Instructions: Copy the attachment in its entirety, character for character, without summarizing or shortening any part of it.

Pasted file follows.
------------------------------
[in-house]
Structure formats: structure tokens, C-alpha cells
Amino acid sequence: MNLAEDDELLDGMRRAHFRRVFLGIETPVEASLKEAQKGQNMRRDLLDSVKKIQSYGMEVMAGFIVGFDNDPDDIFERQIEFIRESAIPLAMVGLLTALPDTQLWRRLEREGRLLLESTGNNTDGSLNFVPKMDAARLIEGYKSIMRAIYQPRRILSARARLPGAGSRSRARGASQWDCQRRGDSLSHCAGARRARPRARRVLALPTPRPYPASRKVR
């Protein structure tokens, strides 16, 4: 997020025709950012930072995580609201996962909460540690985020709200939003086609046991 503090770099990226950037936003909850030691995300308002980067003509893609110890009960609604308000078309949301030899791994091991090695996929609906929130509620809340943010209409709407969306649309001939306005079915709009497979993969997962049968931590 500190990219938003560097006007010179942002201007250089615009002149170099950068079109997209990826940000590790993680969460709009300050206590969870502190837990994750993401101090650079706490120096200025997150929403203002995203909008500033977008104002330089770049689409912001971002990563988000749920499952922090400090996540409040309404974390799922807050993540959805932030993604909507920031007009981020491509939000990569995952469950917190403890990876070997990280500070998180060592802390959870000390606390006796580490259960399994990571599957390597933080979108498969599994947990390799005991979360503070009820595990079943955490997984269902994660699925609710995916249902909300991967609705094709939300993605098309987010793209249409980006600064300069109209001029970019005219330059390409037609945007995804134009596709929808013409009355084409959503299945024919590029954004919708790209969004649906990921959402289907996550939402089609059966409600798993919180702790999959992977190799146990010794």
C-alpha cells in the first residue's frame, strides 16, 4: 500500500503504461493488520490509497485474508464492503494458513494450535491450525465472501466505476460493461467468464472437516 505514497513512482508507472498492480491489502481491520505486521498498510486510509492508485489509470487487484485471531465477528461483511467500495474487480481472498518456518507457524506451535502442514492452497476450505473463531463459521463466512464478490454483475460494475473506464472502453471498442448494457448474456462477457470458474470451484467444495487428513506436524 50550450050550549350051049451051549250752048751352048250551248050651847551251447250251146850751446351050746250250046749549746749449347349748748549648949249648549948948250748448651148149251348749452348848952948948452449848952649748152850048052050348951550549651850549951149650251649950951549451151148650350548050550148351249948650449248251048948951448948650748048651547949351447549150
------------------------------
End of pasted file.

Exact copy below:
[in-house]
Structure formats: structure tokens, C-alpha cells
Amino acid sequence: MNLAEDDELLDGMRRAHFRRVFLGIETPVEASLKEAQKGQNMRRDLLDSVKKIQSYGMEVMAGFIVGFDNDPDDIFERQIEFIRESAIPLAMVGLLTALPDTQLWRRLEREGRLLLESTGNNTDGSLNFVPKMDAARLIEGYKSIMRAIYQPRRILSARARLPGAGSRSRARGASQWDCQRRGDSLSHCAGARRARPRARRVLALPTPRPYPASRKVR
């Protein structure tokens, strides 16, 4: 997020025709950012930072995580609201996962909460540690985020709200939003086609046991 503090770099990226950037936003909850030691995300308002980067003509893609110890009960609604308000078309949301030899791994091991090695996929609906929130509620809340943010209409709407969306649309001939306005079915709009497979993969997962049968931590 500190990219938003560097006007010179942002201007250089615009002149170099950068079109997209990826940000590790993680969460709009300050206590969870502190837990994750993401101090650079706490120096200025997150929403203002995203909008500033977008104002330089770049689409912001971002990563988000749920499952922090400090996540409040309404974390799922807050993540959805932030993604909507920031007009981020491509939000990569995952469950917190403890990876070997990280500070998180060592802390959870000390606390006796580490259960399994990571599957390597933080979108498969599994947990390799005991979360503070009820595990079943955490997984269902994660699925609710995916249902909300991967609705094709939300993605098309987010793209249409980006600064300069109209001029970019005219330059390409037609945007995804134009596709929808013409009355084409959503299945024919590029954004919708790209969004649906990921959402289907996550939402089609059966409600798993919180702790999959992977190799146990010794």
C-alpha cells in the first residue's frame, strides 16, 4: 500500500503504461493488520490509497485474508464492503494458513494450535491450525465472501466505476460493461467468464472437516 505514497513512482508507472498492480491489502481491520505486521498498510486510509492508485489509470487487484485471531465477528461483511467500495474487480481472498518456518507457524506451535502442514492452497476450505473463531463459521463466512464478490454483475460494475473506464472502453471498442448494457448474456462477457470458474470451484467444495487428513506436524 50550450050550549350051049451051549250752048751352048250551248050651847551251447250251146850751446351050746250250046749549746749449347349748748549648949249648549948948250748448651148149251348749452348848952948948452449848952649748152850048052050348951550549651850549951149650251649950951549451151148650350548050550148351249948650449248251048948951448948650748048651547949351447549150